BBC reports that a tourist broke the finger off a statue in the Museo dell'Opera del Duomo in Florence. They quote Monsignor Timothy Verdun saying "do not touch" is a "fundamental" rule of museum going that has been forgotten. How true. Touching art is not only commonplace, it's become accepted. Some museums are so keen to be accessible and 'customer-friendly' that their guards freely permit the handling of delicate and precious works of art. It's possibly the single greatest threat to cultural treasures today, far ahead of looting or war in its effect. Sometimes the damage is spectacular, but the real concern is the cumulative and irreversible wear and tear that's taking place on a colossal scale.
Some examples from my experience: The British Museum and Louvre freely permit touching; no guard would dream of challenging patrons who touch, stroke or sit on exhibits. I've seen visitors tapping pictures to find out whether they're painted on wood, and poking a canvas so hard that they hit the wall it was mounted on. The latter was at the Los Angeles Country Museum of Art, where the guard was utterly unperturbed, saying that it happens all the time and they try not to make a fuss. A guard at the National Gallery told me that he sees people stroking the figure of Jesus in religious paintings, although the Head of Security vigorously assures me that this sort of thing happens extremely rarely. On the other hand, at the National Gallery of Art in Washington I once spoke to an auditor who was taking photographs of damage to works of art. He showed me a picture of the streak across the varnished surface of a Bellotto where someone had stroked it, and several other examples identified that morning. The handful of glazed pictures at the NGA reveal dozens of fingerprints.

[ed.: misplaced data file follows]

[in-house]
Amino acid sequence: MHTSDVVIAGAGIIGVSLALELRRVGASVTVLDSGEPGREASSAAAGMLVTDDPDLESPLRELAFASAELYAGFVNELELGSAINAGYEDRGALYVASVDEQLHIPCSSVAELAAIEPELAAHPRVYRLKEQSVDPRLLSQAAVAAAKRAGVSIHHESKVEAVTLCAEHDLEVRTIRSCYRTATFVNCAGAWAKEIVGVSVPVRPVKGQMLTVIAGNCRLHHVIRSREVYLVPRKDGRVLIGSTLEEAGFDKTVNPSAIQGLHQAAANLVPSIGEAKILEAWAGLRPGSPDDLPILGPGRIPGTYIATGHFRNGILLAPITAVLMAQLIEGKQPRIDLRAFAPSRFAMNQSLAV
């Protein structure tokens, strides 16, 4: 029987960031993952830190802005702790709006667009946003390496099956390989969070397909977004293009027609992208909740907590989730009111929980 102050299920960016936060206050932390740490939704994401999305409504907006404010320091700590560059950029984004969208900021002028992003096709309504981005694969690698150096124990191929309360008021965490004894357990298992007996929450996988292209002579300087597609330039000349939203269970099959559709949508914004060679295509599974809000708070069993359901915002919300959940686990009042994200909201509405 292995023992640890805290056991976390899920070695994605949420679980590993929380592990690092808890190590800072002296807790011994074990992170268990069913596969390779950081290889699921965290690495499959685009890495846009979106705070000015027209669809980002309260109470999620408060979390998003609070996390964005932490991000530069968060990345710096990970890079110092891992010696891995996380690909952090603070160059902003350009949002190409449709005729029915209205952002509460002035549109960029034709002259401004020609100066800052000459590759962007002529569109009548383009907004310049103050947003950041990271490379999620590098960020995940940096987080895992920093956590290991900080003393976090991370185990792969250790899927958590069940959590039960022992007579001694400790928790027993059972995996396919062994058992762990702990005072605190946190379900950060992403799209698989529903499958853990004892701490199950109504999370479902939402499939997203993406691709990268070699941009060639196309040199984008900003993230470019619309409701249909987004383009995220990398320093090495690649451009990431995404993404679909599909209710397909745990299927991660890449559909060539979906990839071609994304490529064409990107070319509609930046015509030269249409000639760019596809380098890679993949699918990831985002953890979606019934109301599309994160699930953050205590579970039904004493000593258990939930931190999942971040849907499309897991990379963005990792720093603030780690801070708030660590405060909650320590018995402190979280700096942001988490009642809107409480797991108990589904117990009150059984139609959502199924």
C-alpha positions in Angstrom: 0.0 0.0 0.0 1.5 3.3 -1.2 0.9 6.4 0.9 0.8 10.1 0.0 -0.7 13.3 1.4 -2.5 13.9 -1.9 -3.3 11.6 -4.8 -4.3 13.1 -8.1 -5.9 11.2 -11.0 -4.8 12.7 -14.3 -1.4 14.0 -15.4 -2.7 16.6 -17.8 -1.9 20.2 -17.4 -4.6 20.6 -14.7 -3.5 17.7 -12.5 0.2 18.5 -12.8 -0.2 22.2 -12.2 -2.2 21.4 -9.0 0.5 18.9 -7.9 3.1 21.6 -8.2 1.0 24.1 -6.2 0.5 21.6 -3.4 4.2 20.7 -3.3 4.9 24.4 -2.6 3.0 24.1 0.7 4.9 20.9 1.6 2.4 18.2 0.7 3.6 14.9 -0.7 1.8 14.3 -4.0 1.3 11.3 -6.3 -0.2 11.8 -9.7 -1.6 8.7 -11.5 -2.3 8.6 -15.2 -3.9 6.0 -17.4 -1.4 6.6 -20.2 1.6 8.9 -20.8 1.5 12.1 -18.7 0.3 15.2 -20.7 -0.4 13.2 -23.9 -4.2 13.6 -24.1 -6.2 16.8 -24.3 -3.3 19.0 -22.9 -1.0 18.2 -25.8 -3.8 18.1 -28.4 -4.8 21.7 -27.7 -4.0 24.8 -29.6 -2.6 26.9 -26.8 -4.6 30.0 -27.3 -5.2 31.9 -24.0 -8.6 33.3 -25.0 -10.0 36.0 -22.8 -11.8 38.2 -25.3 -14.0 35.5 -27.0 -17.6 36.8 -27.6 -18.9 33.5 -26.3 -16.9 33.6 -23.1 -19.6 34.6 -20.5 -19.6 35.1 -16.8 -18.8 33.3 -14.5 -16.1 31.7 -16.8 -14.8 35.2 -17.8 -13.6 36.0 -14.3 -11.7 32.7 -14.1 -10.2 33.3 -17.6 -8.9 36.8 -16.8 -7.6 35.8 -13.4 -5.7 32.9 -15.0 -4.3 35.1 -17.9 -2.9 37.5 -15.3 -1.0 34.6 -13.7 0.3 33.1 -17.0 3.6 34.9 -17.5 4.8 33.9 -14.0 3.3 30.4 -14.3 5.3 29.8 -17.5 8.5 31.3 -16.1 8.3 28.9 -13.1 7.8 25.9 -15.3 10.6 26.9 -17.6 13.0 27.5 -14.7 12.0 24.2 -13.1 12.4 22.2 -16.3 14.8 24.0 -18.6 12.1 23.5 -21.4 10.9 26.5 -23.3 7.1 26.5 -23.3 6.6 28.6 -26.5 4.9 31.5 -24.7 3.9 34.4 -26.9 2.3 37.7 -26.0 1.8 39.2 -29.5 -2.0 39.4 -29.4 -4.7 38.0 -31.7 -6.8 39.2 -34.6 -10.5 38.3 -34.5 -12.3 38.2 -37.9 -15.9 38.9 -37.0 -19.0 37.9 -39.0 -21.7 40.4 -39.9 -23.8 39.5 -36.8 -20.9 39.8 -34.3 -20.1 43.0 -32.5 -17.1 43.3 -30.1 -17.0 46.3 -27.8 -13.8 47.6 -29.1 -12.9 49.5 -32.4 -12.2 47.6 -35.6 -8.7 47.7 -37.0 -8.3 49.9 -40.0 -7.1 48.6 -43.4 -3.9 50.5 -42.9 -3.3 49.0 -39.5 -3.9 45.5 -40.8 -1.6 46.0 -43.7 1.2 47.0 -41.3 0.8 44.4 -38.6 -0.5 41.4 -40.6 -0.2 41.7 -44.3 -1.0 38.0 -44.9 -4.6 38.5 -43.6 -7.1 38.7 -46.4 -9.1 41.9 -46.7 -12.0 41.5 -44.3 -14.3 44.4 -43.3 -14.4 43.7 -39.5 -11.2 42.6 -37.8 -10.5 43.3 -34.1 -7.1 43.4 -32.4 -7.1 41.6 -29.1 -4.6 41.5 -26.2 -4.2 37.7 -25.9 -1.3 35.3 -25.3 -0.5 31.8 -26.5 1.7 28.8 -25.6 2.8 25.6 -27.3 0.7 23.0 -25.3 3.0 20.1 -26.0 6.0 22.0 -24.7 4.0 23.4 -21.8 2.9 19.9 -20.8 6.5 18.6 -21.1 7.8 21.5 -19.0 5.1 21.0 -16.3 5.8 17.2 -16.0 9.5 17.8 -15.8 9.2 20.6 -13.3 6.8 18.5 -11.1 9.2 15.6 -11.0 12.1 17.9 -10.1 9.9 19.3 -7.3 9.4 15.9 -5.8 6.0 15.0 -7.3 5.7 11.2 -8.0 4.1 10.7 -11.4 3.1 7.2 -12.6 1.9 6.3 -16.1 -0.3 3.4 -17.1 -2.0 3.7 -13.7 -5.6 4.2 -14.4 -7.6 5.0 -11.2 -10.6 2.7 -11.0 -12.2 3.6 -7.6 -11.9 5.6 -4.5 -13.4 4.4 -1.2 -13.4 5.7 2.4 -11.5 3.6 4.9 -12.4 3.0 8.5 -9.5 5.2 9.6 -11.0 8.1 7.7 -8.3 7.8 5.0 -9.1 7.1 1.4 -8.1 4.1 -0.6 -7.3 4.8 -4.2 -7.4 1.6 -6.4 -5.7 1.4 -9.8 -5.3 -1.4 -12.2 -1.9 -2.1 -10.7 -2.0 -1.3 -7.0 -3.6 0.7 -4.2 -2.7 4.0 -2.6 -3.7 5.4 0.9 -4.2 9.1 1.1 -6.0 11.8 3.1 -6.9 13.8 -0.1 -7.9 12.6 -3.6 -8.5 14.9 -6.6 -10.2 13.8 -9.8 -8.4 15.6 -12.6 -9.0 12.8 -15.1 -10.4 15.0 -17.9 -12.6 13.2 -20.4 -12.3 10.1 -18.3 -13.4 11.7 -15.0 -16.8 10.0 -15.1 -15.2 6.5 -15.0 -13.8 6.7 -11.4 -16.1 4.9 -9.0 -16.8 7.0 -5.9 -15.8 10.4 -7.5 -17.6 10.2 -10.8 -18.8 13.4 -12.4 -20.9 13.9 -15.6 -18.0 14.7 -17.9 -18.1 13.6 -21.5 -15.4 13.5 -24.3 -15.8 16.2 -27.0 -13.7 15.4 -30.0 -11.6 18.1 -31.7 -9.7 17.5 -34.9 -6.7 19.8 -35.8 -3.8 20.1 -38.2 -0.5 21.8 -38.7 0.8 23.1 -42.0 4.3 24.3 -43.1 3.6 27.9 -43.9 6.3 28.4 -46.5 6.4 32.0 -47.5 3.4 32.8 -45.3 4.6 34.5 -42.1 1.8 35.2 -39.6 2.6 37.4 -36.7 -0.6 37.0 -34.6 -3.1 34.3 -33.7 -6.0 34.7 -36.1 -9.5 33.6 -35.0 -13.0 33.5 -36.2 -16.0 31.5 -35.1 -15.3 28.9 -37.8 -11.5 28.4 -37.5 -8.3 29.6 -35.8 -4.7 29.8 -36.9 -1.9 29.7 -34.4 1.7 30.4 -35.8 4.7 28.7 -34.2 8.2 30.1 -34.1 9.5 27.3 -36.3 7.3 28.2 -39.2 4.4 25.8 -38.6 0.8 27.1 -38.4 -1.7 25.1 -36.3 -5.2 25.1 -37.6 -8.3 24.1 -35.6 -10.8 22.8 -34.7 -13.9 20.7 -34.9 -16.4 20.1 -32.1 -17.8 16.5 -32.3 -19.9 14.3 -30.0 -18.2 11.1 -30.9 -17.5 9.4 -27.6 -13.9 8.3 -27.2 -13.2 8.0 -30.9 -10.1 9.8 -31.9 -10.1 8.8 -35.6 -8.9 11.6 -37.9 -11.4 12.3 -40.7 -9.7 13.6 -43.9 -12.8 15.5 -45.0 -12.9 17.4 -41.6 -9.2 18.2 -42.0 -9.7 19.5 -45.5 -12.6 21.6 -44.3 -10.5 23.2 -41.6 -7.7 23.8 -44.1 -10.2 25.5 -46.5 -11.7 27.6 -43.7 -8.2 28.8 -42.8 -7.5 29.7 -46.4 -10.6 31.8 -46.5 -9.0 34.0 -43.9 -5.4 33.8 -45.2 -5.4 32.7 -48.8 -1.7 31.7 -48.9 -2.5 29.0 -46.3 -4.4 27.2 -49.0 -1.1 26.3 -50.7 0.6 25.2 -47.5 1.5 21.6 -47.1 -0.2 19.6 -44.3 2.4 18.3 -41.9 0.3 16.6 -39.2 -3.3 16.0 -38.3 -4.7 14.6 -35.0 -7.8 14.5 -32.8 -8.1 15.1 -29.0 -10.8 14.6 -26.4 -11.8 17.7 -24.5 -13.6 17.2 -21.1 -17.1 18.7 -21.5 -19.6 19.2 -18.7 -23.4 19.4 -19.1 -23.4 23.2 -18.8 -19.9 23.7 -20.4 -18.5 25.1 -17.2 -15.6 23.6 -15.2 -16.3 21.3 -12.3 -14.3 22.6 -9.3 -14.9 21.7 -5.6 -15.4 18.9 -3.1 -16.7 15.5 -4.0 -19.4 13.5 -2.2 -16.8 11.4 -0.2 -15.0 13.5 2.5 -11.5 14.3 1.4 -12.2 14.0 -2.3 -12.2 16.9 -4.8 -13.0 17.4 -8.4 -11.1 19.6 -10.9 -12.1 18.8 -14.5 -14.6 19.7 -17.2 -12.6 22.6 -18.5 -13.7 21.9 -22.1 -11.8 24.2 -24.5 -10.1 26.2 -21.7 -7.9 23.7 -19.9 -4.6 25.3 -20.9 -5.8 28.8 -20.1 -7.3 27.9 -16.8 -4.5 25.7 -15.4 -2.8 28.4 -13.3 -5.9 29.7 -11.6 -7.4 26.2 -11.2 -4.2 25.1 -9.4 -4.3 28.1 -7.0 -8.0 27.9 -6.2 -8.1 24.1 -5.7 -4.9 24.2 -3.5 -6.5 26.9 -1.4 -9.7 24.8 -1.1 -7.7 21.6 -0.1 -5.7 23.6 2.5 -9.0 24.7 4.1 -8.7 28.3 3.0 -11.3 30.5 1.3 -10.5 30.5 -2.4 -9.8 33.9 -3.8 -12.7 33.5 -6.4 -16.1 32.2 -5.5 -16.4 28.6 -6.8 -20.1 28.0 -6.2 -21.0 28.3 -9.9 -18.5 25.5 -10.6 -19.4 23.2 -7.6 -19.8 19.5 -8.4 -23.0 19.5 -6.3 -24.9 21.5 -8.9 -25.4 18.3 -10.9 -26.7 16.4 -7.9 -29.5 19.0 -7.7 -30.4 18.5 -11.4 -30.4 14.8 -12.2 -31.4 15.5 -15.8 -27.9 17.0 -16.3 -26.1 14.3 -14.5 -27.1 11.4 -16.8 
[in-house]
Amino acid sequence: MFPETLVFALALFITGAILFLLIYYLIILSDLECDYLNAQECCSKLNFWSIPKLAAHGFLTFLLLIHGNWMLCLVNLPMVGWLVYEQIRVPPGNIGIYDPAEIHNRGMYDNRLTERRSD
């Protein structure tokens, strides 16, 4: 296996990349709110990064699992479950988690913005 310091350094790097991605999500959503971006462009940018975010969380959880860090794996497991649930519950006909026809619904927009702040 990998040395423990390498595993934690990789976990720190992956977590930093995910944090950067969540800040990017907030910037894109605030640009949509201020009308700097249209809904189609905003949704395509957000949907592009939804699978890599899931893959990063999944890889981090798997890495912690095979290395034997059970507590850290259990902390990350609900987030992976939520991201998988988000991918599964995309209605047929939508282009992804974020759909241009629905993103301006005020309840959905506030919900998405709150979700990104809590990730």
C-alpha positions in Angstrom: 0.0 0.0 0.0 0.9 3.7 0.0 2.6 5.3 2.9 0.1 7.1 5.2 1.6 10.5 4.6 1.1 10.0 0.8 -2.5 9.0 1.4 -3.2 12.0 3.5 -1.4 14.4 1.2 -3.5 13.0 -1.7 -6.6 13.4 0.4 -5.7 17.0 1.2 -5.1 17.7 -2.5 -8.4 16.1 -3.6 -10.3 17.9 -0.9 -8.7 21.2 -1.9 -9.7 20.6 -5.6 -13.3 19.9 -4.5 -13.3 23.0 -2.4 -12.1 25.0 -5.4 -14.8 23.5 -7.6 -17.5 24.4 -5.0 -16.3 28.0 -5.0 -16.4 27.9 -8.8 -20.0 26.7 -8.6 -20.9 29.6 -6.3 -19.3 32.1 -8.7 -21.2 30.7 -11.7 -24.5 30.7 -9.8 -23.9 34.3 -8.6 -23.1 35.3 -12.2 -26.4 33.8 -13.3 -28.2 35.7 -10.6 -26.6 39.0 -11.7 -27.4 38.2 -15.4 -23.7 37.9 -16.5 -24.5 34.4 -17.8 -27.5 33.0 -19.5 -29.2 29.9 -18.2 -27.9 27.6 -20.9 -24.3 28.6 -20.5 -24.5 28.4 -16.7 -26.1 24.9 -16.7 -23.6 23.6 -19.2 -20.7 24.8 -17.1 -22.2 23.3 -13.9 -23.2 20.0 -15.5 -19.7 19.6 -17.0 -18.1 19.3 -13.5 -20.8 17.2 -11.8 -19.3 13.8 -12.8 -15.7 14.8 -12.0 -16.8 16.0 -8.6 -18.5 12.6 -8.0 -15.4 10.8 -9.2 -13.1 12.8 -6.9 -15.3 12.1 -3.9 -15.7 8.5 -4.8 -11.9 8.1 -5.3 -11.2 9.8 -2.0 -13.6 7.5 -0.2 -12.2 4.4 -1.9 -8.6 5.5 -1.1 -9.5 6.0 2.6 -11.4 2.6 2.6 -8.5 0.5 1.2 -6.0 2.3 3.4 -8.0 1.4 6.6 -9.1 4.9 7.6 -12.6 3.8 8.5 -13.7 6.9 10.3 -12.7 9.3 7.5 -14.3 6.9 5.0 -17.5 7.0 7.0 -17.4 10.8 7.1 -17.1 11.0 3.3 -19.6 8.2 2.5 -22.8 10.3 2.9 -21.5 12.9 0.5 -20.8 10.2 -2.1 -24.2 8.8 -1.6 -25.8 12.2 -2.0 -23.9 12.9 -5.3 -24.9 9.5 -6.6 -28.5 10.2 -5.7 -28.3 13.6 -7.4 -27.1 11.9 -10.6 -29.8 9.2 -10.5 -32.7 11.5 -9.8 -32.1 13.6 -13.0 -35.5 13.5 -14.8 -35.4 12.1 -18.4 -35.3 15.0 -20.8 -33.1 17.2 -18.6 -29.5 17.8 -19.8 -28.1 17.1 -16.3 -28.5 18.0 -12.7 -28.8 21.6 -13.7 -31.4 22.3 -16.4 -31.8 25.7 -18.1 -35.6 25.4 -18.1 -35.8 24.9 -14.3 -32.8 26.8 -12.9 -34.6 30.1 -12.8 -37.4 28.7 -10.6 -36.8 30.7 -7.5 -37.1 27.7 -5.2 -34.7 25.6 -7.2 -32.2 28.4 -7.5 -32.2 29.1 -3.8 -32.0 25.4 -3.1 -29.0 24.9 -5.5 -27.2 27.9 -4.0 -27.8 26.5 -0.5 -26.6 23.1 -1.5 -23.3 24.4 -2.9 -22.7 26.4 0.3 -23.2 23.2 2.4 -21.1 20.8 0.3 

Museums need to remember that before anything else they are responsible for protecting the objects entrusted to their care. Sometimes that means they have to stop visitors behaving exactly as they please, and sometimes it means robustly challenging people who are putting objects at risk. Personally I'd take the approach illustrated by Jacques Callot, and have an 'installation' outside the Louvre and the BM along these lines, called 'art touchers':
|Picture: British Museum|